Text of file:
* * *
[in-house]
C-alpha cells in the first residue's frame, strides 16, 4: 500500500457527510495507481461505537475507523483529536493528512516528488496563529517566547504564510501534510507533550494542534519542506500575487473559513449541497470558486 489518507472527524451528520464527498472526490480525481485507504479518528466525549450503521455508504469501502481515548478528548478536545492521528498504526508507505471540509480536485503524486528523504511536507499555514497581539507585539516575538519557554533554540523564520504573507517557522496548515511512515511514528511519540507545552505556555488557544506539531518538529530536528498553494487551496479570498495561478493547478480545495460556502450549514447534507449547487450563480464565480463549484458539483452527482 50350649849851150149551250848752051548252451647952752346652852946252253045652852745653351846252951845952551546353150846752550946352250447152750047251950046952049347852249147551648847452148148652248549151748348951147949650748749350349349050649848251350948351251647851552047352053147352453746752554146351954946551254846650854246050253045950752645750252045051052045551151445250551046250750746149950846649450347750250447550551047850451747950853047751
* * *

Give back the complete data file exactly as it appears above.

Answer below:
[in-house]
C-alpha cells in the first residue's frame, strides 16, 4: 500500500457527510495507481461505537475507523483529536493528512516528488496563529517566547504564510501534510507533550494542534519542506500575487473559513449541497470558486 489518507472527524451528520464527498472526490480525481485507504479518528466525549450503521455508504469501502481515548478528548478536545492521528498504526508507505471540509480536485503524486528523504511536507499555514497581539507585539516575538519557554533554540523564520504573507517557522496548515511512515511514528511519540507545552505556555488557544506539531518538529530536528498553494487551496479570498495561478493547478480545495460556502450549514447534507449547487450563480464565480463549484458539483452527482 50350649849851150149551250848752051548252451647952752346652852946252253045652852745653351846252951845952551546353150846752550946352250447152750047251950046952049347852249147551648847452148148652248549151748348951147949650748749350349349050649848251350948351251647851552047352053147352453746752554146351954946551254846650854246050253045950752645750252045051052045551151445250551046250750746149950846649450347750250447550551047850451747950853047751